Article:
1.) Start studying more than one day before your class
This might sound like a no brainer, but, I am never surprised with the amount of colleagues that are so nervous before class. I ask, “did you study?”, their response, “No” Well. . . Then I can see why you are nervous and I would be too. The content that is covered in these advanced life support classes is just that, advanced. Something that takes time and noting that can be crammed for the night before. With the ACLS certification come a TON of responsibility and an expectation that if you are in a cardiac arrest situation, you know what to do. At that moment of a patient’s care, you need to be confident in your knowledge and skills. Literally, someone’s life is on the line if you are not prepared.
2.) Know your algorithms
Again, it might seem like another no brainer, but, something this is something I have noticed frequently being overlooked when the material is being put into practice. At any point in a cardiac arrest situation, or medical emergency, you should be able to answer the question, “what case scenario am I in?” and “where am I at in my algorithm?”. Also, knowing the algorithms like the back of your hand will help you immensely when you are taking both the written and verbal exams.
3.) Set yourself up for success while working
When you have your ACLS class scheduled, keep the tri-fold, pocket size, algorithm charts in your pocket at work. This resource comes free with your ACLS book, or can be purchased separately online. Placing the educational material on your person at all times will naturally lead to you passively studying. It also will come in handy as a quick reference for when you are caring for your patients. Leading you to be able to make a clinical practice connection, to the material, that will come in handy when it is test time. You will be surprised how much time before class you will have found yourself studying and how quickly this time adds up.
4.) Shadow an ER/ICU nurse for the day and pick their brain
If you are an RN that is required to be ACLS certified, but you are not frequently in a scenario where you get to put your knowledge into practice, seek out the opportunity. Both the ER and ICU are places where ACLS skills are part of an everyday routine. Shadowing a fellow colleague will help you apply the text into practice. Also, you will be able to pick the brain of a nurse who does this everyday and who has the ability to further explain concepts that you are not fully grasping yet.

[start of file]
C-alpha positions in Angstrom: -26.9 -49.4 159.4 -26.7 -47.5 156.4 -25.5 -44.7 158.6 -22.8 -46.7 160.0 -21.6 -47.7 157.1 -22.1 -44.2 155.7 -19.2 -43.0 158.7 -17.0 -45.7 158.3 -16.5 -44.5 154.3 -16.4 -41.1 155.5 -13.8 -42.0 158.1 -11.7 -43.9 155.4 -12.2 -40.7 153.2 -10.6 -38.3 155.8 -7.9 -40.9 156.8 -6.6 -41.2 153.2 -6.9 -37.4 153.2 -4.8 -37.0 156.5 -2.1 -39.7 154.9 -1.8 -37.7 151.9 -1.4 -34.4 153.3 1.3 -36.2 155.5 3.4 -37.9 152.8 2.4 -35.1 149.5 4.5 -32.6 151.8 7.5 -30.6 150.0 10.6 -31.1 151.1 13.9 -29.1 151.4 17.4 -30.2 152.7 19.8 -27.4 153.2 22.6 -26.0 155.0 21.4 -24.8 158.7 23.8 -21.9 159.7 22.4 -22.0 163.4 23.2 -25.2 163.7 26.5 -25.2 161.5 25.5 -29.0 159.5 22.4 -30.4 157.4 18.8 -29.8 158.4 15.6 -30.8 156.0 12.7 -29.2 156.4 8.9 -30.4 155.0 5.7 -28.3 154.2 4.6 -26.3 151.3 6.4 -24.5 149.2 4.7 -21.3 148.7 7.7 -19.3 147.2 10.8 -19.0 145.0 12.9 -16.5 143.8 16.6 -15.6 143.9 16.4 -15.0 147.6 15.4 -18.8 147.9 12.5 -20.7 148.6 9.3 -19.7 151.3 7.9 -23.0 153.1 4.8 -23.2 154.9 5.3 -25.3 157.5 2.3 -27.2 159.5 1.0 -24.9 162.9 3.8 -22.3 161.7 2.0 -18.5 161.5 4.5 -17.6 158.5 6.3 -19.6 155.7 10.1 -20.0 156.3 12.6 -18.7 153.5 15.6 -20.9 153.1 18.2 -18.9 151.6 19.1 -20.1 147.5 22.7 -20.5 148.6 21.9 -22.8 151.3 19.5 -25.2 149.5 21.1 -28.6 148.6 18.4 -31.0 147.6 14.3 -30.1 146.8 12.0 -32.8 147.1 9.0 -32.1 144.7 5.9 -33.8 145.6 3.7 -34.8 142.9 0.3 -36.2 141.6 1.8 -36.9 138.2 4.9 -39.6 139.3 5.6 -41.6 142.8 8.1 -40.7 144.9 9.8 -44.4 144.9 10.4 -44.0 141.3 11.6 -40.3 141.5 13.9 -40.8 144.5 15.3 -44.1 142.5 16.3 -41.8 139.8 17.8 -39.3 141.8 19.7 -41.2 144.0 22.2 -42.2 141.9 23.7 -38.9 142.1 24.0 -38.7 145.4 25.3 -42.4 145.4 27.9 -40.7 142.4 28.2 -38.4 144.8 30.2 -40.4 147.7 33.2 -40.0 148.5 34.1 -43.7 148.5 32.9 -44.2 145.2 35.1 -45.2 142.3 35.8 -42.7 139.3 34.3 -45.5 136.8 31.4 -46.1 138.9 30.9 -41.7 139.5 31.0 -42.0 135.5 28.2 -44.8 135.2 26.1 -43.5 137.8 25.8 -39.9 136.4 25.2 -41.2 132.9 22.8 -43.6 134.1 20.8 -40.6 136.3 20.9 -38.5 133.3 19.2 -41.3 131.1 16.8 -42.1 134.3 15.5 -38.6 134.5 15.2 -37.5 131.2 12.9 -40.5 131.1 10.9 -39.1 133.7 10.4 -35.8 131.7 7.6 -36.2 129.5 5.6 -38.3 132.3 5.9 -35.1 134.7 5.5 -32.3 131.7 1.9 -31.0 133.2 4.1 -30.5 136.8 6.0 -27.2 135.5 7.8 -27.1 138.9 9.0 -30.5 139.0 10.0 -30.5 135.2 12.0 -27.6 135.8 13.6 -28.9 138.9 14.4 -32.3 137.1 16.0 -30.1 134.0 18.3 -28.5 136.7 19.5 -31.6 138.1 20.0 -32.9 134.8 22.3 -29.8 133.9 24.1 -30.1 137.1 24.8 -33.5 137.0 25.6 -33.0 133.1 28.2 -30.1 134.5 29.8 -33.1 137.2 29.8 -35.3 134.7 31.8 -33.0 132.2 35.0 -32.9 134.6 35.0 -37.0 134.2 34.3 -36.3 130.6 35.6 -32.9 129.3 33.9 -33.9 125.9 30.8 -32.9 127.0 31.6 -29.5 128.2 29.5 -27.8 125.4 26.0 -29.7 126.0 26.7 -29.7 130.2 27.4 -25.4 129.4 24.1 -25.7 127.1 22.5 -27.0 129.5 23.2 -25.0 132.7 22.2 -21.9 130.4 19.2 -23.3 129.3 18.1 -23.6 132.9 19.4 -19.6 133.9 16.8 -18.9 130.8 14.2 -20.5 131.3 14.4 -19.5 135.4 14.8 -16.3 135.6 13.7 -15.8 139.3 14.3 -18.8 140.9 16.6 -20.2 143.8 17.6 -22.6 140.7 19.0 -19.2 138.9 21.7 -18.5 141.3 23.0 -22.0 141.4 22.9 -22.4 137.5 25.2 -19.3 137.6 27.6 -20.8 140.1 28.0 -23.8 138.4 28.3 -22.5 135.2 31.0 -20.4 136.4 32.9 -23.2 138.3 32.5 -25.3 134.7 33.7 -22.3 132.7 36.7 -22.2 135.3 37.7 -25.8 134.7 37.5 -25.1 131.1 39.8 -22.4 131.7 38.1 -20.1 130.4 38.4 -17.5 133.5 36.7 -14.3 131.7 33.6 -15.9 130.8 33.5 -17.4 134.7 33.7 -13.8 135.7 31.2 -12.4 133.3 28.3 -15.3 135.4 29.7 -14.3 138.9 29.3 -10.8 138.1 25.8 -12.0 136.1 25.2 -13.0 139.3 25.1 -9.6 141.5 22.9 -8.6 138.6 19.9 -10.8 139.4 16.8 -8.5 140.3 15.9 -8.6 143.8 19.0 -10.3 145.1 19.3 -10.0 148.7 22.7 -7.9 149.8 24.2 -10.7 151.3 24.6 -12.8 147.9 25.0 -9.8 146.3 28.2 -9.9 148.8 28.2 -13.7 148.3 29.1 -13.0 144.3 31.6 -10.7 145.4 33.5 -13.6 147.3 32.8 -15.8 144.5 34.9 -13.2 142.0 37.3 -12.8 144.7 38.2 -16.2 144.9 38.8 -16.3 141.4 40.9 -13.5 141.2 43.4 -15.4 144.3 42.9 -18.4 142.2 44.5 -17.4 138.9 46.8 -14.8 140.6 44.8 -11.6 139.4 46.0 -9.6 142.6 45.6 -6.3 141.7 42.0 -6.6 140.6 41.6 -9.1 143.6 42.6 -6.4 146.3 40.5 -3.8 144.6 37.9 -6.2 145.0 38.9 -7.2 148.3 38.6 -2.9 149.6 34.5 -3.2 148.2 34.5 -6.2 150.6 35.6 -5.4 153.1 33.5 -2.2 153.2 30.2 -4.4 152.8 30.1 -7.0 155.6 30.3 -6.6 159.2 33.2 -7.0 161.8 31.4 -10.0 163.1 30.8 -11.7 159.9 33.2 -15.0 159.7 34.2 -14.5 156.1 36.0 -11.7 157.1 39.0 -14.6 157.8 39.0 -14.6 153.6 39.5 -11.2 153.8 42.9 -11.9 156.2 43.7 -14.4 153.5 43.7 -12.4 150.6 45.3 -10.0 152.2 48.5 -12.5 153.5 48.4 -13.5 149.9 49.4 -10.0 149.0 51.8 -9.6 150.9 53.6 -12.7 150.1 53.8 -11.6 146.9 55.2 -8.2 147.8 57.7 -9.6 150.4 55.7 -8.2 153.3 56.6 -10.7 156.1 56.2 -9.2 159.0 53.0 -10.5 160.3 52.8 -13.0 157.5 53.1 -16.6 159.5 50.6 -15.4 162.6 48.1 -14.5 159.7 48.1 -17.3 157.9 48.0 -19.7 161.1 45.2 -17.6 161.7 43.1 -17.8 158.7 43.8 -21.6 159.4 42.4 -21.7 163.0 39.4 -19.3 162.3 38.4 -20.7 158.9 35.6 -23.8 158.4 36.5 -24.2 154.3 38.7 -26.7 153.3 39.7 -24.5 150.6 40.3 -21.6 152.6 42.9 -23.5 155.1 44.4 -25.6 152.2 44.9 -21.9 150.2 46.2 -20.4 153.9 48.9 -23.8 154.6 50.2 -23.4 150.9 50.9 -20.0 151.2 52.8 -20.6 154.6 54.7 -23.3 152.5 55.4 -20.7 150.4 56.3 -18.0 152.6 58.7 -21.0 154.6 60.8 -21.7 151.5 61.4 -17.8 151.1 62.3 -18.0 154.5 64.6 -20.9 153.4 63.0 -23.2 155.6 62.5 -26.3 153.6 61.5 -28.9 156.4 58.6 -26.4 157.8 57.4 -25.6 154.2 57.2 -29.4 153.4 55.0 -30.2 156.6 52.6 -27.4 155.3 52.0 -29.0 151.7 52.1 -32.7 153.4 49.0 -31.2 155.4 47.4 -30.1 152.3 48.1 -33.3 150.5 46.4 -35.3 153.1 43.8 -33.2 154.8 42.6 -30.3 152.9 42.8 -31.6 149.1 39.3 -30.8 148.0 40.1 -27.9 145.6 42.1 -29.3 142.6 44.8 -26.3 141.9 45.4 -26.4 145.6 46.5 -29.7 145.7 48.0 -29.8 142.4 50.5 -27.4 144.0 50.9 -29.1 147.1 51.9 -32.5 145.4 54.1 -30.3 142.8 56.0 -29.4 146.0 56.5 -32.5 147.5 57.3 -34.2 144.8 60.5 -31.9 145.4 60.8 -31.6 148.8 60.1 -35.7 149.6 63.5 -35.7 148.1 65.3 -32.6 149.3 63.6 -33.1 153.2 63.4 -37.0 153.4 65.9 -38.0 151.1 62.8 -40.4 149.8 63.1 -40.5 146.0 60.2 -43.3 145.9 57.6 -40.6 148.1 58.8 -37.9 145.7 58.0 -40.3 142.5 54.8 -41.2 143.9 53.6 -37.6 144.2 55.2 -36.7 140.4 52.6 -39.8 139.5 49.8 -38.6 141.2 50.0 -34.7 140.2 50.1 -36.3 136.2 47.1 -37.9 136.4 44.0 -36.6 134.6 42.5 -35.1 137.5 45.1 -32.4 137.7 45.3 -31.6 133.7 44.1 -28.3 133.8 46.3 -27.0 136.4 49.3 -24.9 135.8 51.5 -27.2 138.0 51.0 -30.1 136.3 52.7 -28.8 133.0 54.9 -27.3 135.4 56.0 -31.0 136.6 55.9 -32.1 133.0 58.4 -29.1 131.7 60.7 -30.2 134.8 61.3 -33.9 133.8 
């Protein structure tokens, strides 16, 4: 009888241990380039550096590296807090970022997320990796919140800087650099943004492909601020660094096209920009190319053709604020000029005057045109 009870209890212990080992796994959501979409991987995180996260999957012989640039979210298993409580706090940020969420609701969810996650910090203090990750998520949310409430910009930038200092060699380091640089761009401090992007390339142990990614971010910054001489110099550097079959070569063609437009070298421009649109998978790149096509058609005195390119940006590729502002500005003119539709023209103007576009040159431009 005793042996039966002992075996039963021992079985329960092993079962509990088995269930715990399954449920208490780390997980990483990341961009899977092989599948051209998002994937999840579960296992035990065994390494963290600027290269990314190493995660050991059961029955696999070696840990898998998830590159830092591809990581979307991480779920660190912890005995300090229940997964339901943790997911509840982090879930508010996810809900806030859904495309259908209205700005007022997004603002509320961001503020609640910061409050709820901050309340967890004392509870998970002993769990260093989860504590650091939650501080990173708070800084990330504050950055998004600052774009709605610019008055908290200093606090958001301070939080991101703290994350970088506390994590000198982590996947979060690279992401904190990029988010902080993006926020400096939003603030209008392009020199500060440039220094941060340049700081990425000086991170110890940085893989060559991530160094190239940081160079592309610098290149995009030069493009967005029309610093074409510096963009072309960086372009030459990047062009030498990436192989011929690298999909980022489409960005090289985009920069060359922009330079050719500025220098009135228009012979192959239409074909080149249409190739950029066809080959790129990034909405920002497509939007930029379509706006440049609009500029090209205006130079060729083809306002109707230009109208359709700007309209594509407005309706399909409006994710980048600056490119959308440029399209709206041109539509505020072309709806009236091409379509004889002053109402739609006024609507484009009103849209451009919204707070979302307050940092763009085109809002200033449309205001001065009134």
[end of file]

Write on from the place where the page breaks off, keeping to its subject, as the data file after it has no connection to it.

5.) Search YouTube for code simulations to help practice
YouTube can be a phenomenal tool for medical education. Yes it is not perfect and has some pitfalls, but, a resource that could help you to help pass the verbal/skills portion of the exam. Search, “code blue simulation” and watch a couple of the videos and search for the good, the bad and the ugly. Reflect on it, and think to yourself what you would have done the same or differently in the situation.
6.) Don’t forget about: CO2 Monitoring, Stroke, MI and Therapeutic Hypothermia
Do not push these sections aside, they are in the book for a reason. You can safely assume that if there is enough reason for the American Heart Association to make chapters or sections in the book about a topic; they are indeed important and will show up on the written and verbal exam as well.
On a side note…
DO NOT get certified by someone in a coffee shop
I believe that this is not ethically responsible of any practitioner to gain their certification in a fast 15 minute “class”. When you hold an ACLS certification, you are saying that you have gone through all of the requirements outlined by the American Heart Association and that you hold the skill, knowledge and ability to act in a medical emergency. The difference between your patient having a good or bad outcome could depend on how seriously you take this class.
With that being said, study hard, and you will do just fine.